Given a potential inflationary environment, we have taken great care to emphasize companies that we believe have pricing power because of the mission-critical or value-add nature of their products and services.
While valuations are high across the market, on a relative basis, they are still most attractive for international stocks. The pandemic has delivered a global growth shock, but in doing so, it has accelerated the timeline for mega trends such as productivity enhancement (robotics, automation, and software), e-commerce, electronic payments, and rapid drug development.
Up until almost every government announced “Big Bazooka” strategies to address the abrupt slowdown a quality-oriented portfolio outperformed. The stock market regime is likely to shift in the near term as massive government stimulus designed to prevent bankruptcy will do exactly that. Therefore, small businesses and poor-quality companies with dangerously high levels of debt will be bailed out.
Crises call for leadership. But leadership is not something that can be precisely defined. On an intellectual level, it combines an understanding of risks and opportunities, and a realistic assessment of one’s strengths and weaknesses. But it also demands a realistic vision of what the future holds and how to get there. And then leadership calls for the skills to communicate that vision and motivate your team to get there. Shirl Penney, a leader in the wealth management business, talks about leadership in the coronavirus crisis.
A recent study by Charles Schwab revealed that succession planning ranks last on the list of top priorities for RIAs. Moreover, 92% of firms are considering internal succession. As someone who has first-hand experience selling a business, my guest, Stuart Silverman, will explain why advisors are hesitant to part ways with their firms, how they can identify a successor and how institutional capital can help fuel succession strategies.
Progress on the trade front lifted the markets in Q4 but now comes the hard part.
Valuation multiples have been stretched to the point that stocks have failed to go meaningfully higher even as interest rates have come down. This means that there will need to be a recovery in leading fundamental indicators, and not just rate cuts, before equity markets can rebound sustainably.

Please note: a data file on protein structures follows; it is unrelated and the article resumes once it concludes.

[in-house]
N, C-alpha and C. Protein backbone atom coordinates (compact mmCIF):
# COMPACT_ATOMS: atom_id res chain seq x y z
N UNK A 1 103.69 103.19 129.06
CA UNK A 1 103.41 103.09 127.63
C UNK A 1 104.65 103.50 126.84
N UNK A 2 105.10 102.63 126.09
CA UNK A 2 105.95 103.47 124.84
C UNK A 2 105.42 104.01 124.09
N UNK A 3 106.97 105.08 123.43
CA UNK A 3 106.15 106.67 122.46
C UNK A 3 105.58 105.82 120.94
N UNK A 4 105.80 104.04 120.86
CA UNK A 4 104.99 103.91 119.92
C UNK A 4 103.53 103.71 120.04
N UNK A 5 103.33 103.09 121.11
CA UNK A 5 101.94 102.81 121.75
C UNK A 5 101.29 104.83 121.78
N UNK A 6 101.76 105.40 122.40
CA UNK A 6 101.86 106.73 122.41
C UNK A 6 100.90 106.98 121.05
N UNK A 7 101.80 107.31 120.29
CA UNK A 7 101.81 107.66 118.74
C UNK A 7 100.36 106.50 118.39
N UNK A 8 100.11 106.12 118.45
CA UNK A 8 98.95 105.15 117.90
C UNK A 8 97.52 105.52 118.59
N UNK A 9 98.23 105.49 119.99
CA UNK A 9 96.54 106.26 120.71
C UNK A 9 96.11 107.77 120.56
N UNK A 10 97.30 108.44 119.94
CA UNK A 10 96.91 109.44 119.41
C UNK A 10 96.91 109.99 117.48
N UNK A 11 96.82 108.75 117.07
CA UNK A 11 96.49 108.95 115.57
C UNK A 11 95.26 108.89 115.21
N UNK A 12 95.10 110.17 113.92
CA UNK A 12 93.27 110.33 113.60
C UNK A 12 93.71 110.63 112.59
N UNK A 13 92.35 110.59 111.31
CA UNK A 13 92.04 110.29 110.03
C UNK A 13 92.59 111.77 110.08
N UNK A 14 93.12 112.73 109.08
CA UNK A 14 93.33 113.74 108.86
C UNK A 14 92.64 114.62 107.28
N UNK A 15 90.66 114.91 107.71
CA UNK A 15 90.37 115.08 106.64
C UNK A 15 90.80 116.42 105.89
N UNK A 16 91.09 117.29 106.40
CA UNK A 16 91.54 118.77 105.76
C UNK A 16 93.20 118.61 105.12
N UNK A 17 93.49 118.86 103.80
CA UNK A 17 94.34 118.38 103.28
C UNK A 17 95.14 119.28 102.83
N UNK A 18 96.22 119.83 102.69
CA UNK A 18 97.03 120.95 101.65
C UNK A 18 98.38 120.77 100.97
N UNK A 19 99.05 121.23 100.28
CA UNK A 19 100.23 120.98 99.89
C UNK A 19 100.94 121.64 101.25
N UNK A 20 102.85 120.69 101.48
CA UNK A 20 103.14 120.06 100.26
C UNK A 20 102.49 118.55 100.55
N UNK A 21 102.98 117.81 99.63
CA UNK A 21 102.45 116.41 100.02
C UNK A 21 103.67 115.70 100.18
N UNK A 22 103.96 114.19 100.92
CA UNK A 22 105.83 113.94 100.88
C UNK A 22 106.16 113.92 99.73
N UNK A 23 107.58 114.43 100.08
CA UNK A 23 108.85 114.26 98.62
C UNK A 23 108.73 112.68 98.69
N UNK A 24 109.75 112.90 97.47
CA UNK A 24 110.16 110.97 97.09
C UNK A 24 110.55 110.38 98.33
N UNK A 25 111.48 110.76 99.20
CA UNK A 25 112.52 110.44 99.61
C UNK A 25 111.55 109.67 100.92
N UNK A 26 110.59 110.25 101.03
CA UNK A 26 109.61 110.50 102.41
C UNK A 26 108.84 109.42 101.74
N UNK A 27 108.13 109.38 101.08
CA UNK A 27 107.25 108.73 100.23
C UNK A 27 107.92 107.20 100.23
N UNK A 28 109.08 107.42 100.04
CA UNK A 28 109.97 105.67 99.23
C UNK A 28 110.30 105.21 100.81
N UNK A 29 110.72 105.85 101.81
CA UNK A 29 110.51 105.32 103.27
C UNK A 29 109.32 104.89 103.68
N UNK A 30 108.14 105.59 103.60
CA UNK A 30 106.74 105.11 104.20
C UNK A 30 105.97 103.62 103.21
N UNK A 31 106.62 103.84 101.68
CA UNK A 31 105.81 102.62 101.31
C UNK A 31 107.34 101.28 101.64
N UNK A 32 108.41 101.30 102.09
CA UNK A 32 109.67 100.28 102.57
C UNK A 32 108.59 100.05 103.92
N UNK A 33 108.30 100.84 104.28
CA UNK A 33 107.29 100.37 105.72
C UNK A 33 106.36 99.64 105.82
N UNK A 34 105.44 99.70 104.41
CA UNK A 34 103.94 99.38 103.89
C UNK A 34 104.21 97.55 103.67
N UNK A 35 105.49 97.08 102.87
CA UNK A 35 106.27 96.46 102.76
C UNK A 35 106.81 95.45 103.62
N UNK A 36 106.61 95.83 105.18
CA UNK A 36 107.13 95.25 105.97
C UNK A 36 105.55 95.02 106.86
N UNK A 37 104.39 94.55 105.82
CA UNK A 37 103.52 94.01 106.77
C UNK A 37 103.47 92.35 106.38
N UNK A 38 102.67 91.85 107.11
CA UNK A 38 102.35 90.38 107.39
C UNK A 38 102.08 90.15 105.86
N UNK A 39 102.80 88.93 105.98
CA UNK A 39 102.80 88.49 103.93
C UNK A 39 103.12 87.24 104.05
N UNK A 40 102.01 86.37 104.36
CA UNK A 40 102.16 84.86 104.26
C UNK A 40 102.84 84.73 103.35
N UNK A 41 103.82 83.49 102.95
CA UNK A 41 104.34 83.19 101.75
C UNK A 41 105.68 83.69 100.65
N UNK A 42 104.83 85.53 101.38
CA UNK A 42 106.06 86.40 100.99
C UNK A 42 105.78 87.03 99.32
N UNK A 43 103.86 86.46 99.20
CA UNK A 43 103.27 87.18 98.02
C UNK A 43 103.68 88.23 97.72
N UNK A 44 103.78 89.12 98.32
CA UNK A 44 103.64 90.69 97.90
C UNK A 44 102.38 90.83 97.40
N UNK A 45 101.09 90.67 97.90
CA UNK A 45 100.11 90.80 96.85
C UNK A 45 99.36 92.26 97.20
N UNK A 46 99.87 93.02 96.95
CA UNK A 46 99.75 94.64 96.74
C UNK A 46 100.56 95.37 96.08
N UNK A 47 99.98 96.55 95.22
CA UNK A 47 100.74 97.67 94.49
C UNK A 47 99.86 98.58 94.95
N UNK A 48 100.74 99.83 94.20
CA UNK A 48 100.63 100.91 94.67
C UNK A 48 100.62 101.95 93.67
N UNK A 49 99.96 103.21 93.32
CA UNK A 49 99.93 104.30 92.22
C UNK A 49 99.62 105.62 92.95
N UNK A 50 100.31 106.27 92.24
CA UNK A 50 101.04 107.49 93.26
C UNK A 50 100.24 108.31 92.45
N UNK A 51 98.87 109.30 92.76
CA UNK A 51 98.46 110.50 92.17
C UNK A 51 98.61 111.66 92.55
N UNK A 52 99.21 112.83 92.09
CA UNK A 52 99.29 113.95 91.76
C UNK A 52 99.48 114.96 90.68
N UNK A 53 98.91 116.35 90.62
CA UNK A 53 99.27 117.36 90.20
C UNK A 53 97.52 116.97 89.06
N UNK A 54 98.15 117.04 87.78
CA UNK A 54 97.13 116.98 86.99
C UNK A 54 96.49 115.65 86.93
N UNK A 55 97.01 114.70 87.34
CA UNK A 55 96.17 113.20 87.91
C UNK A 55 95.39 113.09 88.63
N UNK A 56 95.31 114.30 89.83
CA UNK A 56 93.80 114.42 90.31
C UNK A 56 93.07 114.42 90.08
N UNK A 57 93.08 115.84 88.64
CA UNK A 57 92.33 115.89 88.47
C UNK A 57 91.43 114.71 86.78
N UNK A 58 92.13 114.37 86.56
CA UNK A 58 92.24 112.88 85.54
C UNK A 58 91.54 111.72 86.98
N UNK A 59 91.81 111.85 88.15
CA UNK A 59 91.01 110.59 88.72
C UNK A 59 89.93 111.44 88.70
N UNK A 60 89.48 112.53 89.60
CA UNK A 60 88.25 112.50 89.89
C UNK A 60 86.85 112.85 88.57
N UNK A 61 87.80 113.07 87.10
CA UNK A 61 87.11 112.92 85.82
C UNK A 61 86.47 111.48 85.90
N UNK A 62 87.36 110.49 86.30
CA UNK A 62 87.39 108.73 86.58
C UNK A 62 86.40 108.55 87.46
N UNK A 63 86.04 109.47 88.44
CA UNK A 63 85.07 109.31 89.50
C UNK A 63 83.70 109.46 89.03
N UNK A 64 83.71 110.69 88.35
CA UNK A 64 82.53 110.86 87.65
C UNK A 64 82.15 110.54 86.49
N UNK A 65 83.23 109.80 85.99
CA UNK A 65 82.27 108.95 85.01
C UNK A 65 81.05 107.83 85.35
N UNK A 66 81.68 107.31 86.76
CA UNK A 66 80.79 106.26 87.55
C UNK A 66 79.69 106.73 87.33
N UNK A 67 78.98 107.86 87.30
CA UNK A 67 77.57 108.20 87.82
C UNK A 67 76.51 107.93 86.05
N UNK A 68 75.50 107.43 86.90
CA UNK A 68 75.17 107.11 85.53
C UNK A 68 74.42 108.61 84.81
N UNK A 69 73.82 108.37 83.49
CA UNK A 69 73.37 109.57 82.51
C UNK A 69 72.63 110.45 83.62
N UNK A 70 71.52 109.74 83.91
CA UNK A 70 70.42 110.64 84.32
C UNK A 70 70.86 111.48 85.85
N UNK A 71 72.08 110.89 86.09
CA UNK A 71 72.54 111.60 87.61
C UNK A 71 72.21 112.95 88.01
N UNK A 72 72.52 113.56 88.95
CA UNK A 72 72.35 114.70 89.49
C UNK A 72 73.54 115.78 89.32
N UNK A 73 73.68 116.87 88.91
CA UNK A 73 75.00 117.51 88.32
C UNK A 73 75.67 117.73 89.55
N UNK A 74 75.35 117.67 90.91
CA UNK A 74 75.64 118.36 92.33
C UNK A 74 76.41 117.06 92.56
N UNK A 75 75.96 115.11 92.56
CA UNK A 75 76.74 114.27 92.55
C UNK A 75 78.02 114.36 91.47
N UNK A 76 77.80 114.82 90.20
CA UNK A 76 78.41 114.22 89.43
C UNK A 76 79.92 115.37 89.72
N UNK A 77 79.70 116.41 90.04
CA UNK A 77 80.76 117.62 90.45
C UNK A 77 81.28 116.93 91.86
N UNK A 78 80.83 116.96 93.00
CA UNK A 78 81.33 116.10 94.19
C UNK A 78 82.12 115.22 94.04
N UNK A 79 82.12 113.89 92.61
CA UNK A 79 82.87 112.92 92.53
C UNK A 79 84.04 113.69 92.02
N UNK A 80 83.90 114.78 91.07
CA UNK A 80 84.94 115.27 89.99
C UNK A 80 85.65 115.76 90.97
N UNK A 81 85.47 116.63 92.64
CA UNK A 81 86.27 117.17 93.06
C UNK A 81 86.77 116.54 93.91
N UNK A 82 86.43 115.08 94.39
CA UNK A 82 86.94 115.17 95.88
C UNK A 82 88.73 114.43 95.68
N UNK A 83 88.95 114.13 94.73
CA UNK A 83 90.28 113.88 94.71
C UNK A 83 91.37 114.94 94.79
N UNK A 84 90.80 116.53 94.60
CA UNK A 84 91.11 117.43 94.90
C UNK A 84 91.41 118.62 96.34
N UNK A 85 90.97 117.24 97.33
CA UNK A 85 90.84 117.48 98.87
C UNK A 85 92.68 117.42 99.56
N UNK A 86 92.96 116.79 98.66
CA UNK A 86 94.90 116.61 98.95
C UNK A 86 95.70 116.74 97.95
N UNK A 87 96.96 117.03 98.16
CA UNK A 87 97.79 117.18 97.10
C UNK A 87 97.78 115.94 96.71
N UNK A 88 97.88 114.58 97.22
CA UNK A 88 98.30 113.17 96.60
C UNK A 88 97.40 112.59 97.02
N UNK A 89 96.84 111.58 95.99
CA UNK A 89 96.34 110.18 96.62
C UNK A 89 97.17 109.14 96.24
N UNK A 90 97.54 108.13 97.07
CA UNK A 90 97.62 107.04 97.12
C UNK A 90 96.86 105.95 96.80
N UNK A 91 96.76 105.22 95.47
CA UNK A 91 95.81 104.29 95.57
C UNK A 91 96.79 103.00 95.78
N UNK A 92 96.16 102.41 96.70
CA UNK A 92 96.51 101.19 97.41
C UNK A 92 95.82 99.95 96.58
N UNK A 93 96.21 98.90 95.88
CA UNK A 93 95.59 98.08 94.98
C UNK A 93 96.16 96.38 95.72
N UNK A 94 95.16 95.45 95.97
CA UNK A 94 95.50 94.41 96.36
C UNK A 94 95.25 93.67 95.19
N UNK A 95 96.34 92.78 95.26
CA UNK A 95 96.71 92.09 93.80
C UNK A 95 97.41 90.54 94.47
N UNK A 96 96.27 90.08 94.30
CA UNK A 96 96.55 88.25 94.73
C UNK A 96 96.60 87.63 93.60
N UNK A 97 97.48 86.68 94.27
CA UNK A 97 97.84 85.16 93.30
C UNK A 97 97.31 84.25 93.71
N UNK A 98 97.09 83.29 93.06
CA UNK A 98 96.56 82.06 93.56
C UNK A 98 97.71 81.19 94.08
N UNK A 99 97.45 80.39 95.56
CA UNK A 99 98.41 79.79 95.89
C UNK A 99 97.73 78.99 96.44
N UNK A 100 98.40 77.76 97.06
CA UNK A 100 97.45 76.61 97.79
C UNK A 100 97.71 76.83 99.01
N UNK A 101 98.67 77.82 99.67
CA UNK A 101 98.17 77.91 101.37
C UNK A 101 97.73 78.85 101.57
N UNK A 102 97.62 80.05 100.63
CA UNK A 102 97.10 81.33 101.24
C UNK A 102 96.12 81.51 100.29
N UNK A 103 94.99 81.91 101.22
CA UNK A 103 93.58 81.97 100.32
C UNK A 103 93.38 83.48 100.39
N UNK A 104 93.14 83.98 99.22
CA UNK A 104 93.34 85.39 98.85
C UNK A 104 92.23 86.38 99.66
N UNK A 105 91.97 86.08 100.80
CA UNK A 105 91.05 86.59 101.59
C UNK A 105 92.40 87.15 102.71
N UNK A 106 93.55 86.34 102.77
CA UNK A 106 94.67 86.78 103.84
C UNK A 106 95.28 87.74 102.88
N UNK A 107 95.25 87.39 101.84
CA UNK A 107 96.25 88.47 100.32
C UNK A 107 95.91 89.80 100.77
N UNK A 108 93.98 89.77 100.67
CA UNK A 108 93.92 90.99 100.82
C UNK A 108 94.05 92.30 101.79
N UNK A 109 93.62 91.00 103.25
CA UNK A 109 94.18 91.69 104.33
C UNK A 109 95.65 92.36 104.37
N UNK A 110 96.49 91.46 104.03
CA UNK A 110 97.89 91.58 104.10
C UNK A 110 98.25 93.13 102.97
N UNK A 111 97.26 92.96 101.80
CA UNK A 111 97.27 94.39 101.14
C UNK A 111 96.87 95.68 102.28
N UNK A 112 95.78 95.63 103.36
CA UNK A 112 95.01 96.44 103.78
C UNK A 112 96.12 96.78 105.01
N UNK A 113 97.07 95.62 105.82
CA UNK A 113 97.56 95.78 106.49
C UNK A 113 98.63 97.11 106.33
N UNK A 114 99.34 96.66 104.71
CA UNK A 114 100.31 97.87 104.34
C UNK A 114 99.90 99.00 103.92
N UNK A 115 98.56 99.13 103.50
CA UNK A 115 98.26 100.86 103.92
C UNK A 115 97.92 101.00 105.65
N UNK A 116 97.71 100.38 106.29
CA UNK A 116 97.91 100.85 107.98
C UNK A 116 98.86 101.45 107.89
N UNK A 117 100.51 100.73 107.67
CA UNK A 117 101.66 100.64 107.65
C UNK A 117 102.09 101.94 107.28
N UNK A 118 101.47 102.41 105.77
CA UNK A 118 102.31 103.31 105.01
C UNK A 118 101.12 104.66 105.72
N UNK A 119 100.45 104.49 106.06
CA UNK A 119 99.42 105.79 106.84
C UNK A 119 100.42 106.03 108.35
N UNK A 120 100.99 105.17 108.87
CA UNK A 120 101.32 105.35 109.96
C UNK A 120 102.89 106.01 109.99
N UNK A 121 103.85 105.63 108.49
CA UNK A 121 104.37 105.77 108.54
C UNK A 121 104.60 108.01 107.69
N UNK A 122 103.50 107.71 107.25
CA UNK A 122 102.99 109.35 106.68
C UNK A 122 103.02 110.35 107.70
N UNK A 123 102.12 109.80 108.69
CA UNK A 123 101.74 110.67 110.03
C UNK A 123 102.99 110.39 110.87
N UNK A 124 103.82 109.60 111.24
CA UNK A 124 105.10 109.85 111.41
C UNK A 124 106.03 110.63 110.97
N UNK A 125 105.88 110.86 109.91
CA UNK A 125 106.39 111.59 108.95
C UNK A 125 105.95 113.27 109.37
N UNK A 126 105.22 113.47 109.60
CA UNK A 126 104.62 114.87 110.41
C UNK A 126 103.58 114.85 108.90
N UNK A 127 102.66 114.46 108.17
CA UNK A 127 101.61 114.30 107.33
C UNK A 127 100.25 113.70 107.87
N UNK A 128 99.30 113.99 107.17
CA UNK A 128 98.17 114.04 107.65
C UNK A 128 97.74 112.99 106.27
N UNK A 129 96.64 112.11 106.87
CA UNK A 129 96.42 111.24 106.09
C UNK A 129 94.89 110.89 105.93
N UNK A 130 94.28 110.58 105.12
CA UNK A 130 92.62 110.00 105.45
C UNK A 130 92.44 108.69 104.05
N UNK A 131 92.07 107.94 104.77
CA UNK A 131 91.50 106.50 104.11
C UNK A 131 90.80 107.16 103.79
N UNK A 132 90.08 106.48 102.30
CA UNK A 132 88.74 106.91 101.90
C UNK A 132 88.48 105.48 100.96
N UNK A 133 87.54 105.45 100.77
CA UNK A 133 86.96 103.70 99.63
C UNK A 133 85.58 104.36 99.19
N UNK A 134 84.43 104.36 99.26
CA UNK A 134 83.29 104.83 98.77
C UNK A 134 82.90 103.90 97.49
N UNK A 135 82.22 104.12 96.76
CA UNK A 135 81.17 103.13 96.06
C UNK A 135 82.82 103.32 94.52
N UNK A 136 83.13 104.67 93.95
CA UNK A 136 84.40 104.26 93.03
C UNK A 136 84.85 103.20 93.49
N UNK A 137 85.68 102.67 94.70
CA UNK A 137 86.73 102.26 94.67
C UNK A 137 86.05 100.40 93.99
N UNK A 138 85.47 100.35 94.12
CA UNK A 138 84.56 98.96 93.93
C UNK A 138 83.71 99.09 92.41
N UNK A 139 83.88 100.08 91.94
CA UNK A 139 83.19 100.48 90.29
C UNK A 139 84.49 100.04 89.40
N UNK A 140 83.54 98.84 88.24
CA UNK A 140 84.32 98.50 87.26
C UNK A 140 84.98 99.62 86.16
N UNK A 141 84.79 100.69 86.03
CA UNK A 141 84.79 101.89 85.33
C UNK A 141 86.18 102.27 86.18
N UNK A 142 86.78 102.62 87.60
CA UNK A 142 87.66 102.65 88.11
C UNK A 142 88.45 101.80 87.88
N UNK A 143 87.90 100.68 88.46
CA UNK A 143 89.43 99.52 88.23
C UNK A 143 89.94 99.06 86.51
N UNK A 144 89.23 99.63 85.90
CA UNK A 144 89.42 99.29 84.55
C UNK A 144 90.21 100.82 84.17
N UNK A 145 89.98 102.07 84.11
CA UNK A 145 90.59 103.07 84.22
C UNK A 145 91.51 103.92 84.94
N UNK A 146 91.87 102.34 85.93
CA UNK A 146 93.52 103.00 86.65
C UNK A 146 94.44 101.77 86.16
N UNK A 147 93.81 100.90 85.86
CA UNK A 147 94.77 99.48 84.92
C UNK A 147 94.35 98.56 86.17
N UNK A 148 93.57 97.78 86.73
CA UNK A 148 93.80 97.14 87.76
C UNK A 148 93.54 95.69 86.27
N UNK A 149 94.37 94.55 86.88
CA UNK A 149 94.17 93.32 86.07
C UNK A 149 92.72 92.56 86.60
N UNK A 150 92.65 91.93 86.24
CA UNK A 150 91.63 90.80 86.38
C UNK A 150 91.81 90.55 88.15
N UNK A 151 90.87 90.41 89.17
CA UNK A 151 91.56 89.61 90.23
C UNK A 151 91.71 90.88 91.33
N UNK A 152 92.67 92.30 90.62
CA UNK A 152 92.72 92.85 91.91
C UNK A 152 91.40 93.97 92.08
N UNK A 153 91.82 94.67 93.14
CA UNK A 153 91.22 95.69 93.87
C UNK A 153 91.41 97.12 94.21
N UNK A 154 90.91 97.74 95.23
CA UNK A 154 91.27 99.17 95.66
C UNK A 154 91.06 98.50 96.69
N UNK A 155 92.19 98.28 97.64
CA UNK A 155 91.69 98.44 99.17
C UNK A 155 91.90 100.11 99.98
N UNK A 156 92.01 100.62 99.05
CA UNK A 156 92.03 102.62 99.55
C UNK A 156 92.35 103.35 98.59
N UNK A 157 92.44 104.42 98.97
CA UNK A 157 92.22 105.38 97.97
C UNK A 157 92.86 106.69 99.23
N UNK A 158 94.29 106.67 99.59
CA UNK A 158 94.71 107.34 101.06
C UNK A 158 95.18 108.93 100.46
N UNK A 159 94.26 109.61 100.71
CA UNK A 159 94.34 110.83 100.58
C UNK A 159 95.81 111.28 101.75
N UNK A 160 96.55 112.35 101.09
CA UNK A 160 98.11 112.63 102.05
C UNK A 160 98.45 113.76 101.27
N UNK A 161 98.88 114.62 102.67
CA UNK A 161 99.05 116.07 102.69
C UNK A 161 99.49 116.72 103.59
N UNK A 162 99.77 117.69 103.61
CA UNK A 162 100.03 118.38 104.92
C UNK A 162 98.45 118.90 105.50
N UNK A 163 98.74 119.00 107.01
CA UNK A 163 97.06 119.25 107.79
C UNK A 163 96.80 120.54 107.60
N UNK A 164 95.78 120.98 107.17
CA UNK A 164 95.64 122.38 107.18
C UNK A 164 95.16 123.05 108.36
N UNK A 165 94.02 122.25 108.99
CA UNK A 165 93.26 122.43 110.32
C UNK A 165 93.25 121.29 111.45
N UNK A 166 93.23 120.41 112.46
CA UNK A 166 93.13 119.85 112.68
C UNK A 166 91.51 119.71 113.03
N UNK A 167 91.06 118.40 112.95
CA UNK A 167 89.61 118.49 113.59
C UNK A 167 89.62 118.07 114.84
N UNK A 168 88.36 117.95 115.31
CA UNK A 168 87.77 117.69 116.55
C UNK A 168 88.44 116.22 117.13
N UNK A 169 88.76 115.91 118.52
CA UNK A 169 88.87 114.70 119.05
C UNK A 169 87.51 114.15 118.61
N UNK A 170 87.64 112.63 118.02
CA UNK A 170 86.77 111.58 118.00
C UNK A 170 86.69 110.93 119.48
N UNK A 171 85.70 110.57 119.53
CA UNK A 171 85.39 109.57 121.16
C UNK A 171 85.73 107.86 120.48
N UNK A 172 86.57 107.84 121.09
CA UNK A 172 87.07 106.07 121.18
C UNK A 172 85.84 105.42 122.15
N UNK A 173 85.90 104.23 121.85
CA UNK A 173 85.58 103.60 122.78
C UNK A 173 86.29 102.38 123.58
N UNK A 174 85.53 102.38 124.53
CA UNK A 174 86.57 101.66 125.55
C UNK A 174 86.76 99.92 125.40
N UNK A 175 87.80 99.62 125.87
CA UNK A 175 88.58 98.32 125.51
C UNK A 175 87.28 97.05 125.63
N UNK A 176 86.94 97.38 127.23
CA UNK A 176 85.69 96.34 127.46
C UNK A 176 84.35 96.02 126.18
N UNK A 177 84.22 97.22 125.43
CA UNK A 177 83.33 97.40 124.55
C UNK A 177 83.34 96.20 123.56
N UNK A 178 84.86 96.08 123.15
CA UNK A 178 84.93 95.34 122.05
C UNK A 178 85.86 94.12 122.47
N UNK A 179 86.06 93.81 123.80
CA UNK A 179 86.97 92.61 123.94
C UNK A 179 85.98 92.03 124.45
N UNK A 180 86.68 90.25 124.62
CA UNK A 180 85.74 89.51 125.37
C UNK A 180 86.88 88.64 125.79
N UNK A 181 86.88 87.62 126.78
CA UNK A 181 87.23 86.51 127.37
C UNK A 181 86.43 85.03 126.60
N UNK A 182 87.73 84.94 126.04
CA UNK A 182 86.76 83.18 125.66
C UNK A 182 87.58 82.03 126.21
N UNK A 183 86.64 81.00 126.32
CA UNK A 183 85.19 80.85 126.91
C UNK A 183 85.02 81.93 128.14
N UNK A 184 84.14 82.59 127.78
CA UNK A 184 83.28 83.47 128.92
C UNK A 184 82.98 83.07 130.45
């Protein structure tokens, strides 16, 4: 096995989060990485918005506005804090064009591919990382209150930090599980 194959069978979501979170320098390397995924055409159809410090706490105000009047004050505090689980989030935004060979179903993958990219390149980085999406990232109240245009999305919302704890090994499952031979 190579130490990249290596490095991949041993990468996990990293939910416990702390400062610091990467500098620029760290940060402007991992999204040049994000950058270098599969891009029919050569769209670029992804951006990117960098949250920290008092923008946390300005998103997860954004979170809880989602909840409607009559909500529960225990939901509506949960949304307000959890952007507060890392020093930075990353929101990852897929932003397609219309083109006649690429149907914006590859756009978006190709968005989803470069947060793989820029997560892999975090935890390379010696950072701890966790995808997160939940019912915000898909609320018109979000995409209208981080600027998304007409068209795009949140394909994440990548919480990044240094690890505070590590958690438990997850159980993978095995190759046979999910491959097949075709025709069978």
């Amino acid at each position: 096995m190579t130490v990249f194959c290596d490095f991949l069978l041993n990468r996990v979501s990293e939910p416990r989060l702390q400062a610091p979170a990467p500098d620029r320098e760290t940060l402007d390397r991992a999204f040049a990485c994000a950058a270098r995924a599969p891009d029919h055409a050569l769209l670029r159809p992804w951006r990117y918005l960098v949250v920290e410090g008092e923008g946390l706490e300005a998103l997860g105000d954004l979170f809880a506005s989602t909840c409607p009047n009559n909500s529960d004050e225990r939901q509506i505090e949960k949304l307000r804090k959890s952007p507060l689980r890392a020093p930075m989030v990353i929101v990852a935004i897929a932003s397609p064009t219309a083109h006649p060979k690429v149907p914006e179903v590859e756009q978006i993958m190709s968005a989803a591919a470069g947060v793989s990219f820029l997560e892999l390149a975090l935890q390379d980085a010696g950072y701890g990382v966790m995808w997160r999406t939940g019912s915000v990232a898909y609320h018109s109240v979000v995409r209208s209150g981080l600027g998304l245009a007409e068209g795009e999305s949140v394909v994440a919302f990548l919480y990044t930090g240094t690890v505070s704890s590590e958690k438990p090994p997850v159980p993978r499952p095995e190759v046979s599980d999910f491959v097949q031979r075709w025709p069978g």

Trade tensions continue to plague confidence about the trajectory of economic growth. Trade tension-induced cost pressures, disrupted supply chains, capital tied up in excess inventories, and the uncertainty which impedes business investment plans continue to be headwinds.
With U.S. equities now having outperformed their international counterparts for 11 years on a cumulative basis, there have been plenty of discussions on how expensive the domestic stock market has become. Yet, many investors seem reluctant to allocate to companies abroad, shrugging off elevated valuations for U.S. stocks and any negative news fairly quickly. In this webcast, we will share:
Global markets enjoyed a strong start to the year, marking a steep reversal from the downdraft that maligned the fourth quarter. Weak or decelerating growth in virtually every major economy, coupled with lingering overhangs from international trade frictions, have compelled the major central banks to adopt stimulative policies for the foreseeable future.
Business uncertainty resulting from trade frictions will continue to put downward pressure on economic growth. As a result, investor confidence may remain fragile (recent price declines appear to reflect this). Concerns are unlikely to dissipate soon, but we contend that international growth stocks represent a good investment opportunity.
The early part of 2018 was characterized by US equity market volatility. What stands out is the contrast with abnormally low volatility last year. The S&P rose over the 12 months of 2017 with a benign economic backdrop. We think true investment risk has probably declined since January as equity valuations are now at more normal levels creating more interesting opportunities.